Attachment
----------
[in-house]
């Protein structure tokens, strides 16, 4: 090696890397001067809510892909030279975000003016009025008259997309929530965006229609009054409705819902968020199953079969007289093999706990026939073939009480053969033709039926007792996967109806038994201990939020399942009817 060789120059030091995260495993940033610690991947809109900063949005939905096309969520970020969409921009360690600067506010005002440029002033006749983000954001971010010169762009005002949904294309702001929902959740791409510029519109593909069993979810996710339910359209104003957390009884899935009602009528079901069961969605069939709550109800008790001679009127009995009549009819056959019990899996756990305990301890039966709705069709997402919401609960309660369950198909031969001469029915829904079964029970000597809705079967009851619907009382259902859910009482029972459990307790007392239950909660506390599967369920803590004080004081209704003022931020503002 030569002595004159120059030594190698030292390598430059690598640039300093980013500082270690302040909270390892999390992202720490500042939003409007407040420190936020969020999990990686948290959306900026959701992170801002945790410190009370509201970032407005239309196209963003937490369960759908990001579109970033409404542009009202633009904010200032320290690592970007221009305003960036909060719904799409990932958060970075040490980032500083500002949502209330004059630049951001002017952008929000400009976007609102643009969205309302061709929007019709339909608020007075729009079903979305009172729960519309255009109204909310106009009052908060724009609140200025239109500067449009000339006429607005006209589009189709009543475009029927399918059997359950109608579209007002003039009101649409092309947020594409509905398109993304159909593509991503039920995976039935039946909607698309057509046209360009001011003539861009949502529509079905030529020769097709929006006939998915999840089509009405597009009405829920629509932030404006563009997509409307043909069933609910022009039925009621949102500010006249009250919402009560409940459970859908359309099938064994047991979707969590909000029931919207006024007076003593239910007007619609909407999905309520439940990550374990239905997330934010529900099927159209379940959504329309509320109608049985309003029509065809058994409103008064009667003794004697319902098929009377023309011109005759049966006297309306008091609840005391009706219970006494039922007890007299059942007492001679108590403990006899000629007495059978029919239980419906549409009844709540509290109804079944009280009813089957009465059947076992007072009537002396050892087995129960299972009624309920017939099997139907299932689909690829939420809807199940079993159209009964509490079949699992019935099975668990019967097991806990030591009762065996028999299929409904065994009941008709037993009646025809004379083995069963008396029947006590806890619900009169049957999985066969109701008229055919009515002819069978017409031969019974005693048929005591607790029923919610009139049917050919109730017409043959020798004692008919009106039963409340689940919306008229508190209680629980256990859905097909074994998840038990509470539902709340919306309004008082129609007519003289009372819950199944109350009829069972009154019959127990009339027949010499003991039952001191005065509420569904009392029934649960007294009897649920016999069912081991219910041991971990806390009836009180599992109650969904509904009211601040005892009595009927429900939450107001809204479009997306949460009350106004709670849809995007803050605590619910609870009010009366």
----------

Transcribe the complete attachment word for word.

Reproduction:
[in-house]
């Protein structure tokens, strides 16, 4: 090696890397001067809510892909030279975000003016009025008259997309929530965006229609009054409705819902968020199953079969007289093999706990026939073939009480053969033709039926007792996967109806038994201990939020399942009817 060789120059030091995260495993940033610690991947809109900063949005939905096309969520970020969409921009360690600067506010005002440029002033006749983000954001971010010169762009005002949904294309702001929902959740791409510029519109593909069993979810996710339910359209104003957390009884899935009602009528079901069961969605069939709550109800008790001679009127009995009549009819056959019990899996756990305990301890039966709705069709997402919401609960309660369950198909031969001469029915829904079964029970000597809705079967009851619907009382259902859910009482029972459990307790007392239950909660506390599967369920803590004080004081209704003022931020503002 030569002595004159120059030594190698030292390598430059690598640039300093980013500082270690302040909270390892999390992202720490500042939003409007407040420190936020969020999990990686948290959306900026959701992170801002945790410190009370509201970032407005239309196209963003937490369960759908990001579109970033409404542009009202633009904010200032320290690592970007221009305003960036909060719904799409990932958060970075040490980032500083500002949502209330004059630049951001002017952008929000400009976007609102643009969205309302061709929007019709339909608020007075729009079903979305009172729960519309255009109204909310106009009052908060724009609140200025239109500067449009000339006429607005006209589009189709009543475009029927399918059997359950109608579209007002003039009101649409092309947020594409509905398109993304159909593509991503039920995976039935039946909607698309057509046209360009001011003539861009949502529509079905030529020769097709929006006939998915999840089509009405597009009405829920629509932030404006563009997509409307043909069933609910022009039925009621949102500010006249009250919402009560409940459970859908359309099938064994047991979707969590909000029931919207006024007076003593239910007007619609909407999905309520439940990550374990239905997330934010529900099927159209379940959504329309509320109608049985309003029509065809058994409103008064009667003794004697319902098929009377023309011109005759049966006297309306008091609840005391009706219970006494039922007890007299059942007492001679108590403990006899000629007495059978029919239980419906549409009844709540509290109804079944009280009813089957009465059947076992007072009537002396050892087995129960299972009624309920017939099997139907299932689909690829939420809807199940079993159209009964509490079949699992019935099975668990019967097991806990030591009762065996028999299929409904065994009941008709037993009646025809004379083995069963008396029947006590806890619900009169049957999985066969109701008229055919009515002819069978017409031969019974005693048929005591607790029923919610009139049917050919109730017409043959020798004692008919009106039963409340689940919306008229508190209680629980256990859905097909074994998840038990509470539902709340919306309004008082129609007519003289009372819950199944109350009829069972009154019959127990009339027949010499003991039952001191005065509420569904009392029934649960007294009897649920016999069912081991219910041991971990806390009836009180599992109650969904509904009211601040005892009595009927429900939450107001809204479009997306949460009350106004709670849809995007803050605590619910609870009010009366």